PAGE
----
Bankers, who benefit from the American fractional reserve banking system, never criticize the Fed, especially since it is the lender of last resort that bails out financial institutions when crises arise.
This year the Fed even extended its bailout provisions to Wall Street brokerage firms, like Bear Sterns, but the Fed's aggressive actions in trying to avoid a recession may well make matters only worse. The mismanagement of the spend, spend, spend federal government and the unofficial US policy over many years of letting the US Dollar lose value has unleashed inflationary forces that Ben Bernanke is going to find exceedingly difficult to control.
Unleashing a flood of additional liquidity when excessive debt is already a major part of the problem will surely backfire on the Fed chairman and tragically on the American people.
It is true that special interests and bankers do benefit from the Fed, and may well get bailed out, just as we saw with the Long Term Capital Management fund crisis a few years ago. Bankers own the earth; take it away from them but leave them with the power to create credit, and, with a flick of the pen, they will create enough money to buy it all back again. Take this power away from them and most great fortunes would soon disappear.
The present economic analysis is grim. Until very recently it appeared that the leaders of the world's major central banks, Fed, ECB, Bank of Japan, all seemed comfortable with a further decline in the dollar. Unlike previous dollar decline periods, the Bank of Japan shows little interest in propping up the dollar, and the ECB, despite signs of moderating growth in Europe, is not sending monetary easing signals. In fact the ECB is more likely to tighten up money supply in Europe as they seem more determined to seriously fight inflation.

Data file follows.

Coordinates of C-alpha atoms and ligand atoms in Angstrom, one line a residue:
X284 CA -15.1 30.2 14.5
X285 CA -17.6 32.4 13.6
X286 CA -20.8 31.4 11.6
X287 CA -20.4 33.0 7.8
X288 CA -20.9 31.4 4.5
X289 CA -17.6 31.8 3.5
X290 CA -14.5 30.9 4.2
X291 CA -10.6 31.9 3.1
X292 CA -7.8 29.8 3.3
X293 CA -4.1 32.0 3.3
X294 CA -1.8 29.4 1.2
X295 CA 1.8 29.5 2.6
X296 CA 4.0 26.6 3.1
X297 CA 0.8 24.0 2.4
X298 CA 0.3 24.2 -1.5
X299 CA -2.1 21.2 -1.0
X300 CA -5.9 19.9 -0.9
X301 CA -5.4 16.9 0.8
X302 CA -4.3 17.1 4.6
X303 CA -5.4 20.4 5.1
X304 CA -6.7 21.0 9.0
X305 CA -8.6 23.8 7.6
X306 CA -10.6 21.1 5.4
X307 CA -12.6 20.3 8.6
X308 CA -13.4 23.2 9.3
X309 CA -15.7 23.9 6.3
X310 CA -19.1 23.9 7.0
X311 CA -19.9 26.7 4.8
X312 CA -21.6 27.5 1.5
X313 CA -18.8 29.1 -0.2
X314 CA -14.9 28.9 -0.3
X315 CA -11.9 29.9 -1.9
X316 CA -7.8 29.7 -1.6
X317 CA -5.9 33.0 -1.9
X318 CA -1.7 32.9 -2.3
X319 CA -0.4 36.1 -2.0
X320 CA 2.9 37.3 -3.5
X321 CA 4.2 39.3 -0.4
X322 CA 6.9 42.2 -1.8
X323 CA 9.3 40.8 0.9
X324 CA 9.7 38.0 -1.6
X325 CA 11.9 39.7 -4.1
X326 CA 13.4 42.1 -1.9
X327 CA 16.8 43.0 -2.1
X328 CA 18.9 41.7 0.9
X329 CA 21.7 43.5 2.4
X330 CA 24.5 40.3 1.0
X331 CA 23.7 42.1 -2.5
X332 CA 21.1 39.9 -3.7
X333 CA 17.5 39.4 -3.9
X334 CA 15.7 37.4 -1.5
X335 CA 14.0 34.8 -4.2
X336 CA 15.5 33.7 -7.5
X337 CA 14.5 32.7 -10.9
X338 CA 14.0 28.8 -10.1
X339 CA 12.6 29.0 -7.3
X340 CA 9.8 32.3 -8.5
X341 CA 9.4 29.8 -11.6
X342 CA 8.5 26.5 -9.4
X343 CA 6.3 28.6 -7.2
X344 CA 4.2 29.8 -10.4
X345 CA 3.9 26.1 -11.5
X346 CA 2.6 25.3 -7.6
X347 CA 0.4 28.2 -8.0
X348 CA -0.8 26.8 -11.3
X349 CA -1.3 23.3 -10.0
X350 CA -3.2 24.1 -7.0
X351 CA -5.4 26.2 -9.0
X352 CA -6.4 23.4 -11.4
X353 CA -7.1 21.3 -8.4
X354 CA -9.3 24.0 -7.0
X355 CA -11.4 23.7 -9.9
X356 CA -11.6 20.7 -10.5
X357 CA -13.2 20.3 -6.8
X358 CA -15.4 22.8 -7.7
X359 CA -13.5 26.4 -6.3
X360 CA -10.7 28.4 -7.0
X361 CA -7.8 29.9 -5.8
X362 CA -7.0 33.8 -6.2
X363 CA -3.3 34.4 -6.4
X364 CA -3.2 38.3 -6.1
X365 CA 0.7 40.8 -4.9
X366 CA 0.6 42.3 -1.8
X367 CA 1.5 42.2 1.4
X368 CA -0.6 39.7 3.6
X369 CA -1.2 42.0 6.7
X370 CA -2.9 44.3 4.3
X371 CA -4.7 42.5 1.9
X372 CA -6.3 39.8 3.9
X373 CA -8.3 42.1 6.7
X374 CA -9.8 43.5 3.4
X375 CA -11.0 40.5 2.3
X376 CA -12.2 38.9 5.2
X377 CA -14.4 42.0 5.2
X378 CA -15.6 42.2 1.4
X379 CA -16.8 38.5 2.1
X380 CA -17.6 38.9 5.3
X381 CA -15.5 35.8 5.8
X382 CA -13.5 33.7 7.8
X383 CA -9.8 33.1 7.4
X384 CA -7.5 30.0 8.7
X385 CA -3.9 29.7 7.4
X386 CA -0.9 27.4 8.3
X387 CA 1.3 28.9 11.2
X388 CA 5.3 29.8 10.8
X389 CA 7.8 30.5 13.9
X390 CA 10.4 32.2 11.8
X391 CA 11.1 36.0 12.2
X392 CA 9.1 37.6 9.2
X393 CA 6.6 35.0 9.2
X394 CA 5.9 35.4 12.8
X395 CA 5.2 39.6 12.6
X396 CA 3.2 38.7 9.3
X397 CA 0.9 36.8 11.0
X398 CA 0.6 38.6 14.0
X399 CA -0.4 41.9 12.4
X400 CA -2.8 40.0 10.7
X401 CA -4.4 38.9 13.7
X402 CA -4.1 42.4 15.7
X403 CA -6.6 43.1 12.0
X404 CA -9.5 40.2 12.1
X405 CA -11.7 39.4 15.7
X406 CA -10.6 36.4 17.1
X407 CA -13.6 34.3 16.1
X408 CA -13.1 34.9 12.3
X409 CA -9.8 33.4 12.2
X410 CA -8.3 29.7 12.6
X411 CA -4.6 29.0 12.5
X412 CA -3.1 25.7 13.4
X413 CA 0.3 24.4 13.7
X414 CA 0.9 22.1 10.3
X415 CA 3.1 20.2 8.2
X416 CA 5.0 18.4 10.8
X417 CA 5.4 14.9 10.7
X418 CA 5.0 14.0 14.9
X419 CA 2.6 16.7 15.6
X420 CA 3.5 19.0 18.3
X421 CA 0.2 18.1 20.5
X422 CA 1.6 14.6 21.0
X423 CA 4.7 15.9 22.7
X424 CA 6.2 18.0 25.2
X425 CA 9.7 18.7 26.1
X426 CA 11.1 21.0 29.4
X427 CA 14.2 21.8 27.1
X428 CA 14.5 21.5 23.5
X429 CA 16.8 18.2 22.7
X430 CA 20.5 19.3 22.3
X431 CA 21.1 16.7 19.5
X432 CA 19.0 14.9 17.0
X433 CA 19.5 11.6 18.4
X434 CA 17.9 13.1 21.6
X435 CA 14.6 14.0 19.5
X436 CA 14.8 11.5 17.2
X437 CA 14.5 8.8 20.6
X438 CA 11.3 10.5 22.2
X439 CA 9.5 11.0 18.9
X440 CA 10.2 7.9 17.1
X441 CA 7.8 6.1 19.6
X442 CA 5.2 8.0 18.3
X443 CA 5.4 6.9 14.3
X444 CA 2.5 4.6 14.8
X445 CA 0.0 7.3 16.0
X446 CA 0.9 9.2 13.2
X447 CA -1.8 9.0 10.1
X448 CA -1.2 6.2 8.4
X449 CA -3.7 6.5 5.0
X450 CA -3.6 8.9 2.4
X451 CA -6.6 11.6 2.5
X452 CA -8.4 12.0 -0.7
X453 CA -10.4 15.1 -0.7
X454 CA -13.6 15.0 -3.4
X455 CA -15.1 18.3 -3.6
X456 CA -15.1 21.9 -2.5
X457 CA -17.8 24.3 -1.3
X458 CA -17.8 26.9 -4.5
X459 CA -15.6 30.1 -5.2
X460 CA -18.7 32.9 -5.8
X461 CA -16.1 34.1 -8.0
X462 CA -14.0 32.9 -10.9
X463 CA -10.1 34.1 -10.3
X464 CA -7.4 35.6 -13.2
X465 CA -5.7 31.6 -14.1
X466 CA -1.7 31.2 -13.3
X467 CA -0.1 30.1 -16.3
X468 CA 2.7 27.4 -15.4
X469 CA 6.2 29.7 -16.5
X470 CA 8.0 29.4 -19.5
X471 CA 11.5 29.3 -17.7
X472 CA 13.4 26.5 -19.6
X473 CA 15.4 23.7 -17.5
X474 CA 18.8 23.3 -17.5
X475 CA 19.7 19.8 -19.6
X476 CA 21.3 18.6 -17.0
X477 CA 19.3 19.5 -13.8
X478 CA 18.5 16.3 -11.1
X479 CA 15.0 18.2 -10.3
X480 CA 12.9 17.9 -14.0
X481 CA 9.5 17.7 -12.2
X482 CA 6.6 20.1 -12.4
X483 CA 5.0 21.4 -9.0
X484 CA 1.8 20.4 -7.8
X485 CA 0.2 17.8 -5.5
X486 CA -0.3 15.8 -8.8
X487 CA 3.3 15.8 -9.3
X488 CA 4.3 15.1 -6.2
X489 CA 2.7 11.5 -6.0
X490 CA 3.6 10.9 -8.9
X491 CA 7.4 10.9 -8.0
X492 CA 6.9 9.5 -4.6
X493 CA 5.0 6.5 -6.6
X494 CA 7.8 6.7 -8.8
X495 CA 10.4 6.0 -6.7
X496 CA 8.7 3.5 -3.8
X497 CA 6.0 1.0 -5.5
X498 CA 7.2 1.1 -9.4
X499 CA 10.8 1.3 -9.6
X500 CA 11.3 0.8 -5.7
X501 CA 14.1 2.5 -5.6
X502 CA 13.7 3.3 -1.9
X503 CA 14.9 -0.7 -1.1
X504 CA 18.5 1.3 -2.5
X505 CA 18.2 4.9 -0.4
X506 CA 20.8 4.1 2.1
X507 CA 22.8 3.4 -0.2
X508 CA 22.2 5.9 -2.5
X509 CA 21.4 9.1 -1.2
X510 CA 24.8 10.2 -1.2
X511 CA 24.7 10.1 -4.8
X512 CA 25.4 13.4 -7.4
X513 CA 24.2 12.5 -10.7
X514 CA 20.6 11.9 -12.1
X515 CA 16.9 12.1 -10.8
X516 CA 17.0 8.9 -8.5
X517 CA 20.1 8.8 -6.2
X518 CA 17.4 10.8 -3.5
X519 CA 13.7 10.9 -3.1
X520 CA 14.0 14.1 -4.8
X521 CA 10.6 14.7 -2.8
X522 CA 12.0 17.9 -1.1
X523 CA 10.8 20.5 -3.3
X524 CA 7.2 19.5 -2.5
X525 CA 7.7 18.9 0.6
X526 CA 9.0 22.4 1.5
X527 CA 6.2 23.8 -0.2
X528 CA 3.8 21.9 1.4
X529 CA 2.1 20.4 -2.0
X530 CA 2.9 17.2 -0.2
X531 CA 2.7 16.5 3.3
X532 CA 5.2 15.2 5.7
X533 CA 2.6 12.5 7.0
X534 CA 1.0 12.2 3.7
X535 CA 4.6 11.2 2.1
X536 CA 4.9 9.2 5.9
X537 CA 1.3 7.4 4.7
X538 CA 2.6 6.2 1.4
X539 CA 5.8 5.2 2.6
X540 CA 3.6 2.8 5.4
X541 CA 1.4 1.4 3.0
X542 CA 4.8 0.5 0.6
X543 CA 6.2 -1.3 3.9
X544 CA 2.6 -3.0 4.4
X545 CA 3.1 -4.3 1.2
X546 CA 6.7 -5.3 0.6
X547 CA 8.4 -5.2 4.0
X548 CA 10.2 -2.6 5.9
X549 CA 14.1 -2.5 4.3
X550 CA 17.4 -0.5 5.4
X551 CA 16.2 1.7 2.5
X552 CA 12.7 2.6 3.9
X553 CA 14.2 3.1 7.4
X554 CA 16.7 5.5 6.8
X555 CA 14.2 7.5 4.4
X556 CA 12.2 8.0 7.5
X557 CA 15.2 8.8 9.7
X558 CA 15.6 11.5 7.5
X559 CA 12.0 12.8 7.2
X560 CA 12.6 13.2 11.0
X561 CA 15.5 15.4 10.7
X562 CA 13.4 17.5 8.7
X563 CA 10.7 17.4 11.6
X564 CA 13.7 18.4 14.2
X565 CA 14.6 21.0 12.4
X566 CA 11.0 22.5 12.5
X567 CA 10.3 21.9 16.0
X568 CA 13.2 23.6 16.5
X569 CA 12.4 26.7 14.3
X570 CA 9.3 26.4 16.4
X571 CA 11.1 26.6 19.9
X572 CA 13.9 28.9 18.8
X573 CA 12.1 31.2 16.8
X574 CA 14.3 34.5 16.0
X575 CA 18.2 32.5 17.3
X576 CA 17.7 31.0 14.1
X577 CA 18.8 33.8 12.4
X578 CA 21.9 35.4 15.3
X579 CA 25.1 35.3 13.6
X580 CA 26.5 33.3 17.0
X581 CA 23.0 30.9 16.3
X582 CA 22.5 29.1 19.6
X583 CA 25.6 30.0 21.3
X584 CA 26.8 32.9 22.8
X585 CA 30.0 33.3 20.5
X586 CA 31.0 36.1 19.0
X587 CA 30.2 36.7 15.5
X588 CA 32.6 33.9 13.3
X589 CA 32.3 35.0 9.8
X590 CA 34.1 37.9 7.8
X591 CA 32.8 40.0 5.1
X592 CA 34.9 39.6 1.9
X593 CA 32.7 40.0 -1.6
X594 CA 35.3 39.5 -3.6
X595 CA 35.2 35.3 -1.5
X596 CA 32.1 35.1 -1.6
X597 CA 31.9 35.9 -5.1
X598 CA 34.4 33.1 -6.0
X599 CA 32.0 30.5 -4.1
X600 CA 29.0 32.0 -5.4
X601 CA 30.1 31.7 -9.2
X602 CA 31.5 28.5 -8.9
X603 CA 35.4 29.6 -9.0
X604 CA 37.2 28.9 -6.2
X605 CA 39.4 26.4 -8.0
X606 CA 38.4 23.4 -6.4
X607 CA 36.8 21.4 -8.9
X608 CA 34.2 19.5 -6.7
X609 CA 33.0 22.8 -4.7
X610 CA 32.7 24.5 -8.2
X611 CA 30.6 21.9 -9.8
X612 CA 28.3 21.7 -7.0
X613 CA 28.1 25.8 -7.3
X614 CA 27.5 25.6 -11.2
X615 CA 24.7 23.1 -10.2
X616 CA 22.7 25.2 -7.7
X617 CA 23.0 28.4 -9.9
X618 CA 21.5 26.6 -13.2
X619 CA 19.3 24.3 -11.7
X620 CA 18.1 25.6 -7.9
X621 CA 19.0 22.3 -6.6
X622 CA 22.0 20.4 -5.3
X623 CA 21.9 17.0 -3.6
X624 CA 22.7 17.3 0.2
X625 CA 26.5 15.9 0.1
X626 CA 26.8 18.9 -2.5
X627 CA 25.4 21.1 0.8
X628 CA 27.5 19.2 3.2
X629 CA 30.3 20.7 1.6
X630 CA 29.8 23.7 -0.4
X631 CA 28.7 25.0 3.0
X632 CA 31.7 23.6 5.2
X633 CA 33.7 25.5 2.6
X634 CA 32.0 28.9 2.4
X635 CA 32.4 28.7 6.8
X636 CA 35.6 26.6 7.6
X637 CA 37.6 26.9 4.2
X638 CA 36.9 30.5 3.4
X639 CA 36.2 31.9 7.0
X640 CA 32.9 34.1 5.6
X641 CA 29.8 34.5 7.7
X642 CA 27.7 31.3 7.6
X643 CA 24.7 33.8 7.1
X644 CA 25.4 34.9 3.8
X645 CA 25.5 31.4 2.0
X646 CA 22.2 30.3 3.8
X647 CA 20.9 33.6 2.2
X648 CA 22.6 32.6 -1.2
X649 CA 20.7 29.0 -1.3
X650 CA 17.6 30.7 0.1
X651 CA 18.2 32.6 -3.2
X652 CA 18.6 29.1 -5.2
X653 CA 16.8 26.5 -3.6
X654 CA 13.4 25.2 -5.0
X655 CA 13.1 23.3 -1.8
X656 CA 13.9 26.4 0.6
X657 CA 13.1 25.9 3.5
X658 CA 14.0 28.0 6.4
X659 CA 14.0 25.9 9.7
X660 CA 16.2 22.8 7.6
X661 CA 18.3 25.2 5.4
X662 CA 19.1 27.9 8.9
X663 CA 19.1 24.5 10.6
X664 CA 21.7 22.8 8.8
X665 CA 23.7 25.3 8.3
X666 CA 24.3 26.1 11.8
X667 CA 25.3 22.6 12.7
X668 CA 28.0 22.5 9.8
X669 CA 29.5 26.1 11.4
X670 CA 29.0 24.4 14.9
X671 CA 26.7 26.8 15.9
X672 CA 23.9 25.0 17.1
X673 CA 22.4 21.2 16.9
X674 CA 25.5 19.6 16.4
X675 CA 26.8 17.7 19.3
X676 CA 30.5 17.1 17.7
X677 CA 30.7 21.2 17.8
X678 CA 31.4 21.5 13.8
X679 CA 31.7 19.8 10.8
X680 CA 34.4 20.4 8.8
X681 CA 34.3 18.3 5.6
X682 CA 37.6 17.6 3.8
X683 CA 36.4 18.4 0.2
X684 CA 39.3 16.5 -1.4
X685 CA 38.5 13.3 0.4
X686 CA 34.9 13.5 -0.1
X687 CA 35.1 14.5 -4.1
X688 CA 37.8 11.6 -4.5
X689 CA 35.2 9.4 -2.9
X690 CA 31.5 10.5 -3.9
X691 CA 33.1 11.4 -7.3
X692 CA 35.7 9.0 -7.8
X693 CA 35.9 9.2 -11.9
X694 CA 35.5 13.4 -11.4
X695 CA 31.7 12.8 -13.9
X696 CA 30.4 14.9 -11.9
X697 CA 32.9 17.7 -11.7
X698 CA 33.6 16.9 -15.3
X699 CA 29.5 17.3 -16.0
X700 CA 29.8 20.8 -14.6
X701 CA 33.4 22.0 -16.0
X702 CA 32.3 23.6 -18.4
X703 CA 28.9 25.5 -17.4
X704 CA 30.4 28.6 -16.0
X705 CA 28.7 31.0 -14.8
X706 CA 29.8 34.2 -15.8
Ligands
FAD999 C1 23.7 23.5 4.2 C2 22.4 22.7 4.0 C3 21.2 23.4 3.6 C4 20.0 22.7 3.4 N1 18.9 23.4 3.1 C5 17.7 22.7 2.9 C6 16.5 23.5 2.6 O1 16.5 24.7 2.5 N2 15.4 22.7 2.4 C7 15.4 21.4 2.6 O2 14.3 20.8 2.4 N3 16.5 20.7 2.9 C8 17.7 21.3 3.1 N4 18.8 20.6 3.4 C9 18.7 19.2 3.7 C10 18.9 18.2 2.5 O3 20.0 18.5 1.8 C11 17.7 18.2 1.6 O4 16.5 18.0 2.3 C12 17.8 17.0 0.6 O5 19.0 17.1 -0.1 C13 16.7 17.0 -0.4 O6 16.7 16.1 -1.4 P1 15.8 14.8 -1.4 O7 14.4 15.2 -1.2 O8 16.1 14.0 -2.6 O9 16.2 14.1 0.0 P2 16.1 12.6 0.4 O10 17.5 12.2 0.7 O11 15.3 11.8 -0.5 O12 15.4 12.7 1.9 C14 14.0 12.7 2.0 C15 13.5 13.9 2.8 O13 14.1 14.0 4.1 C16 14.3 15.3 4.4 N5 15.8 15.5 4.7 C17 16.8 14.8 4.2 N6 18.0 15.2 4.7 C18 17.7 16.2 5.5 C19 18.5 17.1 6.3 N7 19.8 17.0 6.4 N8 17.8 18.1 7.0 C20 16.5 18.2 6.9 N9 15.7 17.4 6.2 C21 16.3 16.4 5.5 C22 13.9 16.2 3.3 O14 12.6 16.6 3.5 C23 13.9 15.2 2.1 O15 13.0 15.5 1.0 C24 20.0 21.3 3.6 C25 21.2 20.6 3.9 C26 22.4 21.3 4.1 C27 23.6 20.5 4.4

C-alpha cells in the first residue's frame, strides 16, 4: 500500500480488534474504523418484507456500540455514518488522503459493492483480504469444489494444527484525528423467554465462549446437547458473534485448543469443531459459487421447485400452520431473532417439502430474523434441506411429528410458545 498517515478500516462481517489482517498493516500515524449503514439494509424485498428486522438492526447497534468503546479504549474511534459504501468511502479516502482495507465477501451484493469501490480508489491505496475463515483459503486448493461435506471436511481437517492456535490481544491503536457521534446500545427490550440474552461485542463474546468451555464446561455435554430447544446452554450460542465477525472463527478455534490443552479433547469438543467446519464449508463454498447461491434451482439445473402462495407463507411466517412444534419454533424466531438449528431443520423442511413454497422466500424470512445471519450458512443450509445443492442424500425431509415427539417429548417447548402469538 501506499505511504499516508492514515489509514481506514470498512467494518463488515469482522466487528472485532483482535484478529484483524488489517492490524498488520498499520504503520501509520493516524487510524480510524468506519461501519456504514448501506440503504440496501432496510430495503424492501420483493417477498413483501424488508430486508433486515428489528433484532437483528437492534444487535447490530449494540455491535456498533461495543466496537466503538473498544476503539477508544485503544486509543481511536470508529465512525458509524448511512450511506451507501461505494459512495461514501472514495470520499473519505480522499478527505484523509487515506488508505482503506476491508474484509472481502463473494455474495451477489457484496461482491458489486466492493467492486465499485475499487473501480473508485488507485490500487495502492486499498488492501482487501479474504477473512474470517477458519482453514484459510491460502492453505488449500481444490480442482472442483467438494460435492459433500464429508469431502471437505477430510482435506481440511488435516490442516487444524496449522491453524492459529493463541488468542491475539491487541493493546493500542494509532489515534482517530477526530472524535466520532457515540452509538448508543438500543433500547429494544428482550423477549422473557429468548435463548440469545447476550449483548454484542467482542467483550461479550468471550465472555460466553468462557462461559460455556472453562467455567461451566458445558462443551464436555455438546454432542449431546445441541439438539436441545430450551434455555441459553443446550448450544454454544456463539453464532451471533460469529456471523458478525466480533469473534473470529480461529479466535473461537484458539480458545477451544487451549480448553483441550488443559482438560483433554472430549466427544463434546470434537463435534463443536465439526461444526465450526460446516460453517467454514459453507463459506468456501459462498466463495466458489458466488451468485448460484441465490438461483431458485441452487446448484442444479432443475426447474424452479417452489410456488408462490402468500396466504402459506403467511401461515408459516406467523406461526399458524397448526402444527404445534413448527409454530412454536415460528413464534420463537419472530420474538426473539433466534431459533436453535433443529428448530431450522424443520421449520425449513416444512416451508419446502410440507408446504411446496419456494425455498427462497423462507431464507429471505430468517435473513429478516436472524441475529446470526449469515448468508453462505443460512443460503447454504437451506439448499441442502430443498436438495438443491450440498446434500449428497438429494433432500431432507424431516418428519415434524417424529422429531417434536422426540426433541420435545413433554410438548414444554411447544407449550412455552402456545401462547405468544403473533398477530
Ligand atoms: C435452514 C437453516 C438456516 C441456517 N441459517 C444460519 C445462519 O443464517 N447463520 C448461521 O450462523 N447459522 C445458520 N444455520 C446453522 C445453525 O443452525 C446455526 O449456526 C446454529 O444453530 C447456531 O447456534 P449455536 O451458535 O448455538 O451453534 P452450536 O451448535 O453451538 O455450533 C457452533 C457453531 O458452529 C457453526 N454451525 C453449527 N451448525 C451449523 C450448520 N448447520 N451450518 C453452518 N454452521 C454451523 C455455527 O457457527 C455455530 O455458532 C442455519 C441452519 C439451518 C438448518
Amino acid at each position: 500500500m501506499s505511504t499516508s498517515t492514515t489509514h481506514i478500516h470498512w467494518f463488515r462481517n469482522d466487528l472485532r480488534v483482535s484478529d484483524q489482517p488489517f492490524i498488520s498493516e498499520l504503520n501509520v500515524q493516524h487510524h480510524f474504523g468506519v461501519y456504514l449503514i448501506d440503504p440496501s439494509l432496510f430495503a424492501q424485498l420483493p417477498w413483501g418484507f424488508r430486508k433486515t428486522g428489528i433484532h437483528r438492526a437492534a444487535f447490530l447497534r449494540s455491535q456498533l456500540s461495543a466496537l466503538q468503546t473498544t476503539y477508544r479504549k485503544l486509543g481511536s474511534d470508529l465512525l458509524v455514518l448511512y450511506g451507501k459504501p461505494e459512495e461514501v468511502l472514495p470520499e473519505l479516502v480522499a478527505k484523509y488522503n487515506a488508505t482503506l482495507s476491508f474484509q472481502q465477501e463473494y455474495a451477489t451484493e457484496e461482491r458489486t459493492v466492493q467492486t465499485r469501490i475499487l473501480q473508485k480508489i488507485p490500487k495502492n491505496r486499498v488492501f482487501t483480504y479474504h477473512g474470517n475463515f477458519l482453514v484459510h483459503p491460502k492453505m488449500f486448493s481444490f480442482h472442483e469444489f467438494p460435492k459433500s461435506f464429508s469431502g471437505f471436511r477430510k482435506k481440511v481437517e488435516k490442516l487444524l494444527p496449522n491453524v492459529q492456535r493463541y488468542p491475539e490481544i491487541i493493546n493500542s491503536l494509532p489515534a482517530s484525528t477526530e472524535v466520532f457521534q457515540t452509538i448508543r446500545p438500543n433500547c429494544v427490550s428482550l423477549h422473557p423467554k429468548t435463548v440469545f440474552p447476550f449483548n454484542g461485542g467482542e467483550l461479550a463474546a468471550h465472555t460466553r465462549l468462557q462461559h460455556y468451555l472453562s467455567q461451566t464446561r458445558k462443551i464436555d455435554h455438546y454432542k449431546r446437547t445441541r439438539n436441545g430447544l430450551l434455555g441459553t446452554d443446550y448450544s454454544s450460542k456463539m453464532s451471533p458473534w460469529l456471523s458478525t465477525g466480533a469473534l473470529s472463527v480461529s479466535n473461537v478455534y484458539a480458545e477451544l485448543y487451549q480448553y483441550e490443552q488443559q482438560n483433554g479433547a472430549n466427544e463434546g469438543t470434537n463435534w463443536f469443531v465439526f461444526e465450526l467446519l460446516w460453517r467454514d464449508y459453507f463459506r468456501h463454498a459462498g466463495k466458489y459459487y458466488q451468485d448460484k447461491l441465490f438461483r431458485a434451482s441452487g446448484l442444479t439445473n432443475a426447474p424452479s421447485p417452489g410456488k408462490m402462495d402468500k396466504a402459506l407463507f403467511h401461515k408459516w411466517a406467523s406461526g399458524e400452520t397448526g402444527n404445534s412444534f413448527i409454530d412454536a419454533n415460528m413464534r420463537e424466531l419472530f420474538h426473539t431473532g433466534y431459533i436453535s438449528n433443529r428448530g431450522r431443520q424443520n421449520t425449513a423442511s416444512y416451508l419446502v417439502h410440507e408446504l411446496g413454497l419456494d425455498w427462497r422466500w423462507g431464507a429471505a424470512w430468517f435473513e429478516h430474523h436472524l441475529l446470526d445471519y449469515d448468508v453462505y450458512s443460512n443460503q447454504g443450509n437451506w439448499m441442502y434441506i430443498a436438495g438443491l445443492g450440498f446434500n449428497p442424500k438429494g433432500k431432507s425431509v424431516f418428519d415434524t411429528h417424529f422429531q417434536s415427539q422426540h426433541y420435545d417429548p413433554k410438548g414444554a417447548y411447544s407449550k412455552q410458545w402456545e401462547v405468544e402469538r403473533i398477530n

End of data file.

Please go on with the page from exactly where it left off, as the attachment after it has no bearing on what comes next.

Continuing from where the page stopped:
The problem now is that inflation is surging worldwide as the Dollar's fall and the Fed's efforts to prop up the US economy by allowing even more Dollars to be created is feeding inflation in commodity prices. The years of US policies that have lead to a weak US Dollar have lead to the creation of a very dangerous bubble in commodity prices, including food, that is destabilizing the world's economy.
Even the Chinese, at the most recent WTO meeting, openly criticized the US for pursuing unwise policies that have helped to increase the cost of oil and all energy prices, which in turn are adding to the input costs of producing food and many other items. The Chinese hold some 1.5 Billion in US treasuries so the US government had better learn to listen and to take some action on their concerns. It is not wise at all to disregard your banker's warnings.